Maurice Davis gets lost in his guitar melody during his performance at the Heritage and Harmony festival. Davis is one of the festival organizers, "King of the Party Blues" and a Flint City Councilman. Alexandria Brown | Flintside
A couple watches a performance during the Heritage and Harmony festival. Alexandria Brown | Flintside
Rhonda Clark, a Flint native who has produced three records, belts out an Aretha Franklin tribute on her hometown stage during the Heritage and Harmony festival. Alexandria Brown | Flintside
Attendees walk towards the stage wearing statue of liberty crowns on the Fourth of July, the last day of the Heritage and Harmony festival. Alexandria Brown | Flintside
Beverly Davis, head coordinator of the Heritage and Harmony festival, croons while playing the jazz organ on July 4, 2019. Alexandria Brown | Flintside
FLINT, Michigan—As the funky rhythms, singing guitar, and soulful keys filled the air, neighbors began filing into the green space on Dayton Street.
The second annual Heritage and Harmony festival drew about 500 people over three days to the decked out stage, headliner acts, and nationally known artists — but it’s not about the numbers, said Maurice Davis, festival organizer also known as the “King of the Party Blues.”
The groovy tunes allow for a pleasant distraction from day-to-day challenges many living in the Civic Park neighborhood face and the festival is designed to be a beacon, drawing people again to this northside Flint neighborhood.
"This is a diamond we are polishing up and it's starting to shine brighter way sooner I realized it would," said Davis, who also serves as the 2nd Ward Flint City councilman.
Among the highlights of the festival were performances by Kingdom of Desire and a return to Flint by Rhonda Clark, an R&B singer, songwriter, producer, and composer who has released three albums. Her top performing single remains “State of Attraction,” which peaked at No. 6 on Billboard’s Hot Black Singles chart.
Clark grew up in Flint and lived on Dayton Street as a child, not far from the Heritage and Harmony stage. Davis said it was especially meaningful to the hometown crowd to see her fly in from California to perform.
Davis also performed along with his collaborator and wife Beverly Davis, including serenading the crowd with an Aretha Franklin cover.
The festival also showcased the newly improved Heritage and Harmony stage itself, which includes bold, modern signage at the top and new lighting. The festival is one of many events included in the year-long Civic Park Centennial Celebration of this historic neighborhood that once flourished.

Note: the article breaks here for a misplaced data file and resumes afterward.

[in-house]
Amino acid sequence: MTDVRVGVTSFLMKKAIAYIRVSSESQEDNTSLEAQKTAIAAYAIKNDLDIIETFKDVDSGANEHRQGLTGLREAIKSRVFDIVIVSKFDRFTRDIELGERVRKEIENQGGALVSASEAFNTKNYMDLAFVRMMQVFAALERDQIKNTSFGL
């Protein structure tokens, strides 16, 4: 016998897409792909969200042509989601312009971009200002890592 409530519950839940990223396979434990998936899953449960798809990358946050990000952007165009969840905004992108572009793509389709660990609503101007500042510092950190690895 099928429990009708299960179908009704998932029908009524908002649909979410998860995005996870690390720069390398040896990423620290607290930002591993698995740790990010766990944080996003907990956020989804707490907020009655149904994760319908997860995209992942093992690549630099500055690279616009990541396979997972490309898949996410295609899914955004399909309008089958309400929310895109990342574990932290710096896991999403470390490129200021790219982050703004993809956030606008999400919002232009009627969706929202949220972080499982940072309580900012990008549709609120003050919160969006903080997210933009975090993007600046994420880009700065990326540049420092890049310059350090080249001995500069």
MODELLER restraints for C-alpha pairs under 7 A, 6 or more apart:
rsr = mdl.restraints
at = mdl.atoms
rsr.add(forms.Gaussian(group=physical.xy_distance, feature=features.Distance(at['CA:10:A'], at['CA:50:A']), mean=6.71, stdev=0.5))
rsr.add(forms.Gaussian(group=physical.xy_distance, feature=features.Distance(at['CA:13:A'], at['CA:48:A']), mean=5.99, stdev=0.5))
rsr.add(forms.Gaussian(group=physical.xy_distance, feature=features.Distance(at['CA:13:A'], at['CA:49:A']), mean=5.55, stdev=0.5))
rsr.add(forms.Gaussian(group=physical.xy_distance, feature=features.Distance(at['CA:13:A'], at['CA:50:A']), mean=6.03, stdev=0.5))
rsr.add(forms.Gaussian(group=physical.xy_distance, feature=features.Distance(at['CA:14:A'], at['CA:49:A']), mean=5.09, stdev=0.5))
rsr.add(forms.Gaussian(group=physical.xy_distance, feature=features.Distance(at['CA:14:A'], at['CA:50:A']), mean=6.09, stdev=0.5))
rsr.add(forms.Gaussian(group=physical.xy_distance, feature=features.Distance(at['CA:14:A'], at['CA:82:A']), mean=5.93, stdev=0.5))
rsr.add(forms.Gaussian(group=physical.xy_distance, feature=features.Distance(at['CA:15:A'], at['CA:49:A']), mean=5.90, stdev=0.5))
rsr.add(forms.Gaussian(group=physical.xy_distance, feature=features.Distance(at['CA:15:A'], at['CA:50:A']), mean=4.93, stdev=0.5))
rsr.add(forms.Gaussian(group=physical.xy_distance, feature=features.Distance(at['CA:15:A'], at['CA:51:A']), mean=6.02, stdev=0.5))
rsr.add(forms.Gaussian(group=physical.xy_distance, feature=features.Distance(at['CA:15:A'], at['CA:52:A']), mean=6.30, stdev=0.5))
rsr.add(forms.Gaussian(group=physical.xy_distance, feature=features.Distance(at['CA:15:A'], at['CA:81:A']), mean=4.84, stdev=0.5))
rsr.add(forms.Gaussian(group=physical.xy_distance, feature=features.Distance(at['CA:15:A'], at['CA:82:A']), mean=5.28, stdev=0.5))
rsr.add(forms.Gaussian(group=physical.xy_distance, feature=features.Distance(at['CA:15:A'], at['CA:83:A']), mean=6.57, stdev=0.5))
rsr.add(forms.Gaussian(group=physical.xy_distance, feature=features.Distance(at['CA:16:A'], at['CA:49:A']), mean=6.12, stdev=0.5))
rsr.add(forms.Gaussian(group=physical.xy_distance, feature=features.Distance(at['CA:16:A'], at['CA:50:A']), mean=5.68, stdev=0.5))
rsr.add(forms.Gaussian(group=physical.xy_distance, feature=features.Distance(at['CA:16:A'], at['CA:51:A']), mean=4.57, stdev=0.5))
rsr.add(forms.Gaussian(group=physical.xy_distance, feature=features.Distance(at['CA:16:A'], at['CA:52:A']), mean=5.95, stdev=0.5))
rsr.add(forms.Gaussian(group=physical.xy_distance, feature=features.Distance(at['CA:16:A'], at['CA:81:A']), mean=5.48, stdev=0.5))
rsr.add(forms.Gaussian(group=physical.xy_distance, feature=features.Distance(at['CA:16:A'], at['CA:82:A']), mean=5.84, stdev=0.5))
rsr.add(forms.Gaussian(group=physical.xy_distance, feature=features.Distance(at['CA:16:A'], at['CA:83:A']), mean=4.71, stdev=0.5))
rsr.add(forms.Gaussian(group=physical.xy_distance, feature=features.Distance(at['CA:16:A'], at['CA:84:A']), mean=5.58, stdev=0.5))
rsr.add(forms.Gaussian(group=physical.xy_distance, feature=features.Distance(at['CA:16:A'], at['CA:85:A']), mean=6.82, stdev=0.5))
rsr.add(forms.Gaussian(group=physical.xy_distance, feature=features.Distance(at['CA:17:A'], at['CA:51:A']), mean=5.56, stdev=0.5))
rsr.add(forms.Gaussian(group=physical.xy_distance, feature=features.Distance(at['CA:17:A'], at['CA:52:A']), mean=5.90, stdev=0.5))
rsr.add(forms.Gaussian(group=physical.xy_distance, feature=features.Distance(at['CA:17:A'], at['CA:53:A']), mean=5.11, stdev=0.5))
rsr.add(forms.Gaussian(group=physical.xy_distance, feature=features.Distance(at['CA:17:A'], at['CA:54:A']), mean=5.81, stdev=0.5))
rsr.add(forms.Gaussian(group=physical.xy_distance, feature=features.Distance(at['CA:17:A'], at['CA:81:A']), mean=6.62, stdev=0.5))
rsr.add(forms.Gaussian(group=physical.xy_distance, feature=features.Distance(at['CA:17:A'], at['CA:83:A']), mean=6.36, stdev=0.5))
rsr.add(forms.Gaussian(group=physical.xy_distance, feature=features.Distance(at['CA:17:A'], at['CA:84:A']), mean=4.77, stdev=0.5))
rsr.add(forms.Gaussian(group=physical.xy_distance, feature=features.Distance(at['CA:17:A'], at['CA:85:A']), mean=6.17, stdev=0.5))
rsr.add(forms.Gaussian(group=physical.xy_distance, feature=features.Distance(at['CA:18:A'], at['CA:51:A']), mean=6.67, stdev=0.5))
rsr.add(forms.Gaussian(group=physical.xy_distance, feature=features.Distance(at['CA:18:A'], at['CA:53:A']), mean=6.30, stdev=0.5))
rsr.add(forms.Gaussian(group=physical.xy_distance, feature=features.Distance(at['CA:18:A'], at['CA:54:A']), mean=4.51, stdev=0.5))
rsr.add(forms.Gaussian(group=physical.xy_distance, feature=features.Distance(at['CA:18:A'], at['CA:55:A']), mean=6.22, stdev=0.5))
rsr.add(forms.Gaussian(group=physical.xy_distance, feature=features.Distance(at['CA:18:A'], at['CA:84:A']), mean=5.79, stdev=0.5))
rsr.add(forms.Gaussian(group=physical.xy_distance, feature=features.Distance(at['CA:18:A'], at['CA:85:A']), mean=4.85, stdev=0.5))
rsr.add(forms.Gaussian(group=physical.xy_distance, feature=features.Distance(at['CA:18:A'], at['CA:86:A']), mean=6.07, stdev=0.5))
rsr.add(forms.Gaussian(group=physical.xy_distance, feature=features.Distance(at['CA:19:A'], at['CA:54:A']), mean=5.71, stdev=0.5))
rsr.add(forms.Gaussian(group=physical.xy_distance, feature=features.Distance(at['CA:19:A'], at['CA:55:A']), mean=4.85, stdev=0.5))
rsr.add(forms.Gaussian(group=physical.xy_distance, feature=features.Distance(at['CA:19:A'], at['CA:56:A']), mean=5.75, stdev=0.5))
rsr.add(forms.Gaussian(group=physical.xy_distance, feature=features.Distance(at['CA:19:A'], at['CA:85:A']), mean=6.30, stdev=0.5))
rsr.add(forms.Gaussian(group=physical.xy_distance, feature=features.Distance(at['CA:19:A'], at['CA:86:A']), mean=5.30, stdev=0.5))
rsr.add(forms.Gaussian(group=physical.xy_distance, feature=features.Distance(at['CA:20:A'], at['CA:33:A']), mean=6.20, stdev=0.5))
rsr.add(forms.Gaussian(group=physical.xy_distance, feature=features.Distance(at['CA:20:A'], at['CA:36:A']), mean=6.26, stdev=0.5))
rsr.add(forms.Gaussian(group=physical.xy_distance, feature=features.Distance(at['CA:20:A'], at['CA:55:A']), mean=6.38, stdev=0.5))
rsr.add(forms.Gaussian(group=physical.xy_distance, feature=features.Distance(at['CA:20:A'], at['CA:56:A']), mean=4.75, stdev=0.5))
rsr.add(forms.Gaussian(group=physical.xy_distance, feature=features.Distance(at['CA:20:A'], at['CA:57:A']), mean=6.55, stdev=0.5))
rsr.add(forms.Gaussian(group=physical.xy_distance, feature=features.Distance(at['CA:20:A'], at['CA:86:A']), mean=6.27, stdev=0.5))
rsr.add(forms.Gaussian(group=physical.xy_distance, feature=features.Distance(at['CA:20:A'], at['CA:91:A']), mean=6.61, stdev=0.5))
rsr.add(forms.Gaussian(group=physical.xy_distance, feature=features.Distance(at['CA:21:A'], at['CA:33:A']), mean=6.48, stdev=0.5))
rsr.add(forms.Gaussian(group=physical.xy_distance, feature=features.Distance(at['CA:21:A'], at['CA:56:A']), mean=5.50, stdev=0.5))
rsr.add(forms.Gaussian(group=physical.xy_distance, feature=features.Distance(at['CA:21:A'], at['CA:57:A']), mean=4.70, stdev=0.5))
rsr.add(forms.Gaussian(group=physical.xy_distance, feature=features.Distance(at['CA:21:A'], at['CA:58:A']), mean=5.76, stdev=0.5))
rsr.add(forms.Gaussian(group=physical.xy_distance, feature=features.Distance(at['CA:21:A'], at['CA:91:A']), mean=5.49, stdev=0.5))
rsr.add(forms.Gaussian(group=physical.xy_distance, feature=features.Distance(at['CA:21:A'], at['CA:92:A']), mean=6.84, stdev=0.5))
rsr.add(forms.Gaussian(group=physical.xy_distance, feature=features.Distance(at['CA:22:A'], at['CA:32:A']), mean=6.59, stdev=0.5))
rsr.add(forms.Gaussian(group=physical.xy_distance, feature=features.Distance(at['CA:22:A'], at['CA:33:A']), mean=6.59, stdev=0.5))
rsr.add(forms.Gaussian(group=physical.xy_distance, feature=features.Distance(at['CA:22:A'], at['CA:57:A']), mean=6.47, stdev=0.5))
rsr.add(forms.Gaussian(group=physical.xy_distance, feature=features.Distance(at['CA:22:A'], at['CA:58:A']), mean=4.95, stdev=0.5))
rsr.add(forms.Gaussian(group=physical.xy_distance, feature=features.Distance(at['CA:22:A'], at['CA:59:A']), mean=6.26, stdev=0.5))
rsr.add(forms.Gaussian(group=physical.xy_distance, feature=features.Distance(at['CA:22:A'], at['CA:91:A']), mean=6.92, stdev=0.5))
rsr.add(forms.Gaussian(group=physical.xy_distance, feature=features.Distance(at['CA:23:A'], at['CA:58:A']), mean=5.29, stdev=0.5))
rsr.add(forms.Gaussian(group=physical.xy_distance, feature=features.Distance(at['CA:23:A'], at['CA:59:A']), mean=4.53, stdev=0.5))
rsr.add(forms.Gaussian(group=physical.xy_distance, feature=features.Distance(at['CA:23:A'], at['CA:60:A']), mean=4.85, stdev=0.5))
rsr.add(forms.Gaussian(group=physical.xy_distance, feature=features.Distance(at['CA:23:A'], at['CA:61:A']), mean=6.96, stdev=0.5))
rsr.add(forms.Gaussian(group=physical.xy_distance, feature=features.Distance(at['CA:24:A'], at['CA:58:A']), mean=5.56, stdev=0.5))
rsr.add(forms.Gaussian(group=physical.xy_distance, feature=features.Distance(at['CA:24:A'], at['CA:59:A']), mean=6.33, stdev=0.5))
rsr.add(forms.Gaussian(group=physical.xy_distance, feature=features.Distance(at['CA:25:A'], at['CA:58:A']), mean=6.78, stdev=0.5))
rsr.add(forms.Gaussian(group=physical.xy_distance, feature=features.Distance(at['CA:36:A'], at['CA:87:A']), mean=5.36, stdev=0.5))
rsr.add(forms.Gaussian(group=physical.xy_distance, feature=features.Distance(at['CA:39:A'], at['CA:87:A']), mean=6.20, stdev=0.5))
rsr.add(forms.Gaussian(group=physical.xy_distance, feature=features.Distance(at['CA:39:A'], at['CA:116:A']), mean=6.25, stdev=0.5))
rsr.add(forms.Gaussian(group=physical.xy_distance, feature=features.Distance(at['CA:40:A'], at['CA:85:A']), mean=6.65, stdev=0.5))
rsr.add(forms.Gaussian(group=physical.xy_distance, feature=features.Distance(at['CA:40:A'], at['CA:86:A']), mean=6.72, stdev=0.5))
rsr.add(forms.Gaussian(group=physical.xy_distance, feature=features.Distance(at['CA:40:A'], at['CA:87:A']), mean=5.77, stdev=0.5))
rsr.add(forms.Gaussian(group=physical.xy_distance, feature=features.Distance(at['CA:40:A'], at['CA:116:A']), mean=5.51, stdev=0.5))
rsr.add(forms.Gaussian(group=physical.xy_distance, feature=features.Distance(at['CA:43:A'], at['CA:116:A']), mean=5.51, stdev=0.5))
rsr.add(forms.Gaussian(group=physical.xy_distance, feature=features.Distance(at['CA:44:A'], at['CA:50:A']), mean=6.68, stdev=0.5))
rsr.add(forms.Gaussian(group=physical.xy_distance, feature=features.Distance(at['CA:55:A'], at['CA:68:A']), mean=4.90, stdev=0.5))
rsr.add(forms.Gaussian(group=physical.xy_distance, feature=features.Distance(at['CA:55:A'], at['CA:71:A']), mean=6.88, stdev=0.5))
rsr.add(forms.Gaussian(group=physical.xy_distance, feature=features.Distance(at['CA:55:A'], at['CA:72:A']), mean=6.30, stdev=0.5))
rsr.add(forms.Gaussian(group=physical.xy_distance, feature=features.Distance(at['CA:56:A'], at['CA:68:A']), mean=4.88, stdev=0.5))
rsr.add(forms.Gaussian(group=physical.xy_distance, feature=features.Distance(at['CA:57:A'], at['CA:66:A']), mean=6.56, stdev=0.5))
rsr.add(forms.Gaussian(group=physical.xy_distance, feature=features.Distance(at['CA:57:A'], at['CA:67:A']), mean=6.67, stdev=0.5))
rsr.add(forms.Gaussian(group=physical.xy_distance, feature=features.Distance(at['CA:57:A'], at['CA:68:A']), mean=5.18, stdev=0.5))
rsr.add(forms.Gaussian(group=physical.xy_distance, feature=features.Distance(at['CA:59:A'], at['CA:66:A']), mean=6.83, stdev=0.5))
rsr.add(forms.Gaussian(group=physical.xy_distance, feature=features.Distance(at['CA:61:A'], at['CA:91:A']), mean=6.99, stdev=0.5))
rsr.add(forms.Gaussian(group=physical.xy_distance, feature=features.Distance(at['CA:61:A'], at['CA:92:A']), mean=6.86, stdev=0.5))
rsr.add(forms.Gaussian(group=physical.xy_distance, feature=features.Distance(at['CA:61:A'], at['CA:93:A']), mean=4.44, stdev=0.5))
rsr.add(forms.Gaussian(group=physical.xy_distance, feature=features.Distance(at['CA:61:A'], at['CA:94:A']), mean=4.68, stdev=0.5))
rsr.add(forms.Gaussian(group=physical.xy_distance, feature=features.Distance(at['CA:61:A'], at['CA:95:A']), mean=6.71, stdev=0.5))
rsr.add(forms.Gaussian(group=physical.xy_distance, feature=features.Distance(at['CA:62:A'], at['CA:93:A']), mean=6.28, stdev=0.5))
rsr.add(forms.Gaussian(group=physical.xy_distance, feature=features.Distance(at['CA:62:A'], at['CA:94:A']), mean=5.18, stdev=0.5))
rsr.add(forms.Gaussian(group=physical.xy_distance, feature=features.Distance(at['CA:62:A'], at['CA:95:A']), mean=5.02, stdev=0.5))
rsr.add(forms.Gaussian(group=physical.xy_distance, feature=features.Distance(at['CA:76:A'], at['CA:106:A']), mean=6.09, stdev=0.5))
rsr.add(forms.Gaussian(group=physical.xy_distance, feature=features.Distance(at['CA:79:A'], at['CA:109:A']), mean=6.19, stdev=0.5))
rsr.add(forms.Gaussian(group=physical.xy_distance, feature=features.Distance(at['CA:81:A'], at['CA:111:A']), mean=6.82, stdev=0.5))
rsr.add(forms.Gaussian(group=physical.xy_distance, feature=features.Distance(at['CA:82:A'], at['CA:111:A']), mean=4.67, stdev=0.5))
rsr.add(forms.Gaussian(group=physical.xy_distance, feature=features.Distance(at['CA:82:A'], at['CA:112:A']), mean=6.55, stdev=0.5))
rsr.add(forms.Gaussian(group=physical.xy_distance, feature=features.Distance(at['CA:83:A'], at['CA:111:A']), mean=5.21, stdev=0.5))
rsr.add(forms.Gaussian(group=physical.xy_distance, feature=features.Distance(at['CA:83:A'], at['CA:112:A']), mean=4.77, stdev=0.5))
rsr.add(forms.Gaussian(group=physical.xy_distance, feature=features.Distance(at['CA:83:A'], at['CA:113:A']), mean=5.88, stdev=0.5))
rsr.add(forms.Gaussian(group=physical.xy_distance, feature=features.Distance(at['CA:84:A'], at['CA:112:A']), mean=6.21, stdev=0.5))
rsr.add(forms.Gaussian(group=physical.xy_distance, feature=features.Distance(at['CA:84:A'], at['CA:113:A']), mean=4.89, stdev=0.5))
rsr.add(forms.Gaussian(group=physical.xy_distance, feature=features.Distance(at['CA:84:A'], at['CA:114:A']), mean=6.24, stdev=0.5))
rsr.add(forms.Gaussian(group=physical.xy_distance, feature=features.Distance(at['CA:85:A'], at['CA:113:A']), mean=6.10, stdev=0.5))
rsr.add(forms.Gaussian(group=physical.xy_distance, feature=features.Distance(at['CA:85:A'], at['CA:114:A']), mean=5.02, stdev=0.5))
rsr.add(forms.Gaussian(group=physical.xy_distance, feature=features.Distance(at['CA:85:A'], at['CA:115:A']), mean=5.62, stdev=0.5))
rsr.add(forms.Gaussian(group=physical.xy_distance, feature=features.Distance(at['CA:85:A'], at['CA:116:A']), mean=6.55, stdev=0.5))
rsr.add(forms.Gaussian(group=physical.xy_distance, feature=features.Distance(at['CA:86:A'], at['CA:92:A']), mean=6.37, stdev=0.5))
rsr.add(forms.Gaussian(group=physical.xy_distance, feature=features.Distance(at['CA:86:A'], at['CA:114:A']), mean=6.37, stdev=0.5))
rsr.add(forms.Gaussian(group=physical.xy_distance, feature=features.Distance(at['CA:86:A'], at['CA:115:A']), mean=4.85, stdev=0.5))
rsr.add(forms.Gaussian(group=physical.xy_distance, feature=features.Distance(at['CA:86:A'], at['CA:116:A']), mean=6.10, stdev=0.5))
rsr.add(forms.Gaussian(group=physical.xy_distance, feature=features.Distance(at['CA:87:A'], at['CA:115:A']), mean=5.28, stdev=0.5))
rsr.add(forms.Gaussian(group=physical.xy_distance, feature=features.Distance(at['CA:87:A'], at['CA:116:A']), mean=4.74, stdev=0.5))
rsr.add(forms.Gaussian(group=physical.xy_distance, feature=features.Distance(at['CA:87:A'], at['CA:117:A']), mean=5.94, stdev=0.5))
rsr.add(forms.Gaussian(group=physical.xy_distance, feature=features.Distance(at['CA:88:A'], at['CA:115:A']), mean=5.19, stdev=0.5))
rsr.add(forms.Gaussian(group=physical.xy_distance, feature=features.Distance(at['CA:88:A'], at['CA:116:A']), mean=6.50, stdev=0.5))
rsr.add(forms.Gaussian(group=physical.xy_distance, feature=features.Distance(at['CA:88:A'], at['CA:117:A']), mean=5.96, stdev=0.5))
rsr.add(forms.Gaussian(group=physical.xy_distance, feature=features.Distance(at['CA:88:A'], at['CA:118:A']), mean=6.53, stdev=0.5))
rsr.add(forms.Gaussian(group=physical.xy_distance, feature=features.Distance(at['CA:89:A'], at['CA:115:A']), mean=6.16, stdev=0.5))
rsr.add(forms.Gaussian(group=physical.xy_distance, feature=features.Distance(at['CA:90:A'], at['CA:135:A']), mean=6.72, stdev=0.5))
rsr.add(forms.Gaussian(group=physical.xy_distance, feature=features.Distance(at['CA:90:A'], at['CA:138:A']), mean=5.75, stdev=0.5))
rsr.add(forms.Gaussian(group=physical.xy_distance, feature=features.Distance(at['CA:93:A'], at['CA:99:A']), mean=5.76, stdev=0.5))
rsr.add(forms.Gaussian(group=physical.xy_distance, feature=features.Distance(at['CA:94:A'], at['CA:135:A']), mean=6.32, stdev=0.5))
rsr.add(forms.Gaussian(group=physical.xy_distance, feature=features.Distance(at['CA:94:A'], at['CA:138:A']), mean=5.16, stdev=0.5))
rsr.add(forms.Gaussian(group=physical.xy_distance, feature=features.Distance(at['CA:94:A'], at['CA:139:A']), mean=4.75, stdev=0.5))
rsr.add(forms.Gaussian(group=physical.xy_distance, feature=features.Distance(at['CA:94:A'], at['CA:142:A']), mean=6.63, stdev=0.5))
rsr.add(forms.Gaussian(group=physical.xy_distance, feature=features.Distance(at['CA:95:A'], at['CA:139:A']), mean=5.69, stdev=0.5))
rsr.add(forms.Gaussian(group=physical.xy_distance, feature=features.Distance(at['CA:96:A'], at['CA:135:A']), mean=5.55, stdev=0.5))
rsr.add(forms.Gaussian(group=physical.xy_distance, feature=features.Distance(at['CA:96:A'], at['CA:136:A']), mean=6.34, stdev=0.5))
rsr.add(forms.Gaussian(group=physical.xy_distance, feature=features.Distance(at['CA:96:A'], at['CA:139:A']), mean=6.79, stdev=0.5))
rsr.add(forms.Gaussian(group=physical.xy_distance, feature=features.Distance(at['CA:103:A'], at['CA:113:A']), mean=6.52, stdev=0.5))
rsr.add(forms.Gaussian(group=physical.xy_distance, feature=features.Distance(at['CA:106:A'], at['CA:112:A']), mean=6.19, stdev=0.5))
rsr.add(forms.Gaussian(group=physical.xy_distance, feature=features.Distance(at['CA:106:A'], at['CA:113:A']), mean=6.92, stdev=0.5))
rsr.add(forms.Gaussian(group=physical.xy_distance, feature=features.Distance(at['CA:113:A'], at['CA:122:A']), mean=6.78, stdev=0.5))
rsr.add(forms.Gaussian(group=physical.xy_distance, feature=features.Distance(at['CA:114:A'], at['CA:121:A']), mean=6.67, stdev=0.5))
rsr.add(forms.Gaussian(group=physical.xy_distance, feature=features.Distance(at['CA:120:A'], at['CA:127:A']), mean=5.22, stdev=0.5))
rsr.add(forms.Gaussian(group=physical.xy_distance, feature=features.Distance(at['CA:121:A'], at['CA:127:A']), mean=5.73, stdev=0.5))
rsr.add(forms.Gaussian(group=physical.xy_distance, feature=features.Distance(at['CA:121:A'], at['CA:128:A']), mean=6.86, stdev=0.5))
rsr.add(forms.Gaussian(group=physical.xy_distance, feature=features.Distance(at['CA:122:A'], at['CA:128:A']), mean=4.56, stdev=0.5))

Across the street from the stage is the now-closed Civic Park school, several closed businesses are nearby as are the occasional burned out home. Heritage and Harmony also shows there is lots of talent, life, and people who — despite the difficulties — care about this neighborhood, Davis said.
"People are in foreclosure, people—half of them—their water bills are high. We are taking their minds off that stress and struggle for three days," Davis said.
The festivities also included a vendor fair, free food and community resources. Flint Mayor Karen Weaver also quietly joined the festivities. “I had such a good time yesterday,” said Weaver. “ We had to come back and just enjoy each other, enjoy the music, the food.”
Davis is confident that next year will hold even greater things. This year, many acts performed as volunteers out of their love for the Civic Park community. He hopes to increase next year’s budget to allow for more investment in entertainment.
"We got the house now, we have the stage, we have the lighting, beautiful signage...now next year we're able to put the furniture (in),” said Davis.
Sponsors include Ruth Mott Foundation, Kettering University, McDonald’s Corporation, Applewood, Genesee County’s Habitat for Humanity’s Flint BRAND, Hamilton Community Health Network, City of Flint.